The font of “imperiality” in the careers Salvatore examines was academic ambition. Building on Bruno Latour’s theorizing of knowledge as embedded in institutional activities, Salvatore argues that success as a scholar requires identifying and defining a problem and then proposing explanations that suggest solutions. The policies emerging from investigation only incidentally solve the identified problem; they are first and foremost tests of explanations. Whether the experiment confirms, complicates, or falsifies an explanation is secondary to the generation of a more complex picture that stimulates yet more theoretical and experimental work. U.S. scholarship on Latin American typically proposed an oversimplified picture of Latin American society and politics, but those pictures were open to complication through more extensive research. The utility for a hegemon constructing an informal empire was the relocation of the authority to put forward propositions about Latin American reality to universities and learned societies in a wealthy, industrialized countriy with the resources and the personnel to engage in extended work that may not be immediately productive of practical results. In the process, academics from the hegemon take possession of local knowledge. Peripheral countries serve as repositories of evidence that foreign academics take the lead in interpreting. Complex and diverse societies under observation transform into “a platform for comparability” (55). Expert knowledge clarifies and simplifies instituting new structures for governance relying on an obligatory foreign reference that influences every aspect of public and private action, including the resistance that quickly emerges. Salvatore summarizes Haring’s conclusions derived from Latin American studies relevant to the responsibilities of the United States was assuming as a global power: “the ‘American empire’ was a composite blueprint for doing things: government, architecture, roads, education, agriculture, public health, and so on. Empires were to Haring laboratories of learning” (228). Isaiah Bowman recommended study of the Inca empire in the Andes as an important model for the United States as its influence expanded internationally. Inca rulers had also ruled over a heterogeneous group of diverse peoples, but unified them by teaching them how to build canals and how to choose the best crops for each altitude. Bowman concluded that “the Incas established a benevolent empire committed to the provision of public goods. Indigenous peoples obeyed Inca rulers because they received from them good roads, wise laws, irrigation canals, food security, low taxes, and relative peace” (167).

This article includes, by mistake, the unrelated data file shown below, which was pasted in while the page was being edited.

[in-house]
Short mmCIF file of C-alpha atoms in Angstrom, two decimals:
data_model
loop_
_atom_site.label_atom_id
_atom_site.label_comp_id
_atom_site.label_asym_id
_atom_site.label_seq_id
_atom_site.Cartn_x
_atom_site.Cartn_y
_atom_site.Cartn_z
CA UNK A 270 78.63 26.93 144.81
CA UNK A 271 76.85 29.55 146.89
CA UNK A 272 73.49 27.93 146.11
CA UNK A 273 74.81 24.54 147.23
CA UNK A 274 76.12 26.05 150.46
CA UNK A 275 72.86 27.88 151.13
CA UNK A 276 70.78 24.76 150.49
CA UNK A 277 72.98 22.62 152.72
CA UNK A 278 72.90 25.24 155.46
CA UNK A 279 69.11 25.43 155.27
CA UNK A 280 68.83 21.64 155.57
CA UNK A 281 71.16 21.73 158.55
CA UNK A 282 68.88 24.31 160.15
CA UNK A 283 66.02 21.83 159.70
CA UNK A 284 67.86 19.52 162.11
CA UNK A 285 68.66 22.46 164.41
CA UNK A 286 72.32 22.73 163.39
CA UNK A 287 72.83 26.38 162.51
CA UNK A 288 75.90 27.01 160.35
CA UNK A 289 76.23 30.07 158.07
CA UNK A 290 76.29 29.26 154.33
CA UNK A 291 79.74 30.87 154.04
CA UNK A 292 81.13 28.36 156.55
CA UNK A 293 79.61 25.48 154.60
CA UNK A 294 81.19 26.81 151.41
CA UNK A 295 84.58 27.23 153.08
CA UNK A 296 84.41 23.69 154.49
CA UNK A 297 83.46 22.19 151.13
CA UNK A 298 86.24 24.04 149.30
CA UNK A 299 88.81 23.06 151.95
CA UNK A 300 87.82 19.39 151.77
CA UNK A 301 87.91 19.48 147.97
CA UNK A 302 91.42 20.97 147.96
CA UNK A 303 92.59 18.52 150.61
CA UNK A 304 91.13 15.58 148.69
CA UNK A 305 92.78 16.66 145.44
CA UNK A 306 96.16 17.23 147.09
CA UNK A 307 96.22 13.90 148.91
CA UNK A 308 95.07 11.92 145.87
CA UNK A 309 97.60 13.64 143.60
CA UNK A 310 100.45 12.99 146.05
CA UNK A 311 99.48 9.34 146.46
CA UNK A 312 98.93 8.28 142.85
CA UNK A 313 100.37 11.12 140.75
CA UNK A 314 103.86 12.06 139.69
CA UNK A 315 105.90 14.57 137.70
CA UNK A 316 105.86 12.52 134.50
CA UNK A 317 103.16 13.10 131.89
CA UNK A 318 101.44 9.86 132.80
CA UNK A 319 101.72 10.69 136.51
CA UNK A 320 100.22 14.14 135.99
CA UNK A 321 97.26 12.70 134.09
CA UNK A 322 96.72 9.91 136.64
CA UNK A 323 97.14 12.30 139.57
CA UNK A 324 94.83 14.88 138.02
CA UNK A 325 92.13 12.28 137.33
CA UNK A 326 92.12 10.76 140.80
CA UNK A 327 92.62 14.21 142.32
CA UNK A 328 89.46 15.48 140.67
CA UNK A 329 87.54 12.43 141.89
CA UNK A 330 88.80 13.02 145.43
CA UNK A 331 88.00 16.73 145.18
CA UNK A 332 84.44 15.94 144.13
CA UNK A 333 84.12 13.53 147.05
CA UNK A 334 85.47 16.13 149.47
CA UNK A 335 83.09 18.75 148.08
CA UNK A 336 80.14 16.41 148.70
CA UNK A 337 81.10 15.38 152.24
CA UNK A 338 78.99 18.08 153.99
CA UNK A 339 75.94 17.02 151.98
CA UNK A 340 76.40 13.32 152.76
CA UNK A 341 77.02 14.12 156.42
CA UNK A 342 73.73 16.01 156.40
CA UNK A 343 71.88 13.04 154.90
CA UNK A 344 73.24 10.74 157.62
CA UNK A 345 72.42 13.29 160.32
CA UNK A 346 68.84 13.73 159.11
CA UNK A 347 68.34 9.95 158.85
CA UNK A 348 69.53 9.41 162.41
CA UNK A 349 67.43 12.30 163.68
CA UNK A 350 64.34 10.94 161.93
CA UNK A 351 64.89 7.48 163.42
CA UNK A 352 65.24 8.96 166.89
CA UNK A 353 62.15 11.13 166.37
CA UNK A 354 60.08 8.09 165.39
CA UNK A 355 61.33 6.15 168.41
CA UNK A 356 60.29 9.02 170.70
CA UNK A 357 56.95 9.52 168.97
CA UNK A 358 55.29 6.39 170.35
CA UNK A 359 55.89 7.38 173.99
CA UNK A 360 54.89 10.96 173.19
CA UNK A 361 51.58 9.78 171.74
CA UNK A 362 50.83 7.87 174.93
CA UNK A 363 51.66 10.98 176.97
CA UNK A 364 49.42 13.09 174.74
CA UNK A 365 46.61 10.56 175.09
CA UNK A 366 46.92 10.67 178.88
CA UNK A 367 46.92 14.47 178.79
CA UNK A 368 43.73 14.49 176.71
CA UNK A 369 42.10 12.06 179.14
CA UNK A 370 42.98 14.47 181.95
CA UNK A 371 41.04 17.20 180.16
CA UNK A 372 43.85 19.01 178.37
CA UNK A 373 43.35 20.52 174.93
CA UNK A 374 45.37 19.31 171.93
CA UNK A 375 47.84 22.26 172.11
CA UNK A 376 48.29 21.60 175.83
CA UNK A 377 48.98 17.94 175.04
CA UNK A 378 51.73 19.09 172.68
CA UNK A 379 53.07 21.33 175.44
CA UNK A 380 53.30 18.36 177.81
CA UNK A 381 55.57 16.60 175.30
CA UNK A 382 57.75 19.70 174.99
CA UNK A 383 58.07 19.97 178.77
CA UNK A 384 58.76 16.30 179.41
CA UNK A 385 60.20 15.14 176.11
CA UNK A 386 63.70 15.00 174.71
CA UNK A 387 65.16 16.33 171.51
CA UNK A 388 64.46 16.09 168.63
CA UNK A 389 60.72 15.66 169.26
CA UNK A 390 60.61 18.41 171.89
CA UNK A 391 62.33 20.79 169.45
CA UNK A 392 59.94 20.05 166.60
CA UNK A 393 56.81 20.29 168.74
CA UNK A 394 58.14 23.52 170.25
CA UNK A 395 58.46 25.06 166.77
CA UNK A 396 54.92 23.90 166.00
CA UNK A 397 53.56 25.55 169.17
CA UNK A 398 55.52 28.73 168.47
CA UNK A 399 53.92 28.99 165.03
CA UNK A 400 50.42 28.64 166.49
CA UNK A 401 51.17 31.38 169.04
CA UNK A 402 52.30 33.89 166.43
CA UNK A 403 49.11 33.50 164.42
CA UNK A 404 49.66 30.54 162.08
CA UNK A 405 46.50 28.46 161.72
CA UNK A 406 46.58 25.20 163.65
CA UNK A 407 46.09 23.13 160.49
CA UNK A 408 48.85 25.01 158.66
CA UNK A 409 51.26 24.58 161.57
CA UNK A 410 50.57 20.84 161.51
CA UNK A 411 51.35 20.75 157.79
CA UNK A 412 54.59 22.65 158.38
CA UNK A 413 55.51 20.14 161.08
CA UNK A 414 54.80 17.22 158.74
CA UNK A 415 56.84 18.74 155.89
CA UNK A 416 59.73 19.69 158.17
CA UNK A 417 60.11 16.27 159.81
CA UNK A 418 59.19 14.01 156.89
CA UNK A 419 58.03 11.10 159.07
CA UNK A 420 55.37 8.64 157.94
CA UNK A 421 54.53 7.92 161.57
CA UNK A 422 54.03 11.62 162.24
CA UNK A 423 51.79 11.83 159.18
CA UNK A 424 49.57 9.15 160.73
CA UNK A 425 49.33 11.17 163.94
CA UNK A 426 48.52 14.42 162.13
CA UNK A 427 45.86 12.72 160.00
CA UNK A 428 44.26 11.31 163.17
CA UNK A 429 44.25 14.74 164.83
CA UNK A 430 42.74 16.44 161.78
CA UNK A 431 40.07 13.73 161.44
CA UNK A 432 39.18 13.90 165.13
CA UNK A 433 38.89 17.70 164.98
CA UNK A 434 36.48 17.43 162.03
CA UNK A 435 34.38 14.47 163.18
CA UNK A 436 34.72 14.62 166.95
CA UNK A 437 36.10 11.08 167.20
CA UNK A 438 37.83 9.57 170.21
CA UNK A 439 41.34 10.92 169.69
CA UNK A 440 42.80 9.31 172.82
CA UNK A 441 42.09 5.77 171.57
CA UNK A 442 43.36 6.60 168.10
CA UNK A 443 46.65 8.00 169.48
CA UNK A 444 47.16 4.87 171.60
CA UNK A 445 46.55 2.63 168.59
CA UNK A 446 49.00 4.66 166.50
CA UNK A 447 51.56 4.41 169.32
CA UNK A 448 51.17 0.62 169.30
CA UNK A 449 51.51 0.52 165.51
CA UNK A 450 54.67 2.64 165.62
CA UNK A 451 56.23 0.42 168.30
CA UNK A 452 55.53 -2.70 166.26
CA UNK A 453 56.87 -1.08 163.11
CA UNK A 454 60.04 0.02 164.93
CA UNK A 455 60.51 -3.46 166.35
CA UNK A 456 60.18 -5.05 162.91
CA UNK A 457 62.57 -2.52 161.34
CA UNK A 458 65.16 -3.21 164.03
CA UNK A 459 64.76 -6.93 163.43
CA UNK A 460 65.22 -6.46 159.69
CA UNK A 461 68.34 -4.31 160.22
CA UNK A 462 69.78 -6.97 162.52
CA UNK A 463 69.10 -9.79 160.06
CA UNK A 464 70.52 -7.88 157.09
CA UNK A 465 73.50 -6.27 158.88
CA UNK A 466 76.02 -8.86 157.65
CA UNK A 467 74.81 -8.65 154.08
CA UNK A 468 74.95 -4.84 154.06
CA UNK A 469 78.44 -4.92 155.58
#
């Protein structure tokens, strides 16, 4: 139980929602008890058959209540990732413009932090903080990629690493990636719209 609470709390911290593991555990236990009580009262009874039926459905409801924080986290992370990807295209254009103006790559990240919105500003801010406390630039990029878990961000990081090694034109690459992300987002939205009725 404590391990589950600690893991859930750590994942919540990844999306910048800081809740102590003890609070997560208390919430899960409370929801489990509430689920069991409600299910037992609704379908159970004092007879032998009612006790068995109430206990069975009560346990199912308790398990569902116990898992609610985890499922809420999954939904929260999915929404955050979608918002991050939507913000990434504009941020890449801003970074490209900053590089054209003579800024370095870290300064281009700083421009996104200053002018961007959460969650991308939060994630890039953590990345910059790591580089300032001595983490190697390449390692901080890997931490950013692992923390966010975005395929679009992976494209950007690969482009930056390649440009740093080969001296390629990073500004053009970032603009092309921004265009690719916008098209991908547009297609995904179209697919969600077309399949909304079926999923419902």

Despite the Orientalist/exoticizing (and excessively self-congratulatory) tendencies ubiquitous to this generation of scholars, Salvatore’s argument is considerably more subtle than typical claims that U.S. scholars misrepresented the countries they studied by recreating their subjects as exotic “Others.” Stereotyping was a problem that U.S. scholars understood they needed to identify and critique, if only because conceptions of absolute difference undermined the project of turning Latin America into a steady stream of stimulating “problems” that U.S. scholars could solve, but only if difference were read as a variation on rather than as an opposition to the progressive standards they imagined defined their society. Salvatore concludes, “The problem with the emerging field of Latin American studies was therefore not its excessive generalizations and lack of attention to difference, but its constant projection of U.S. understandings into the territory of the other” (56).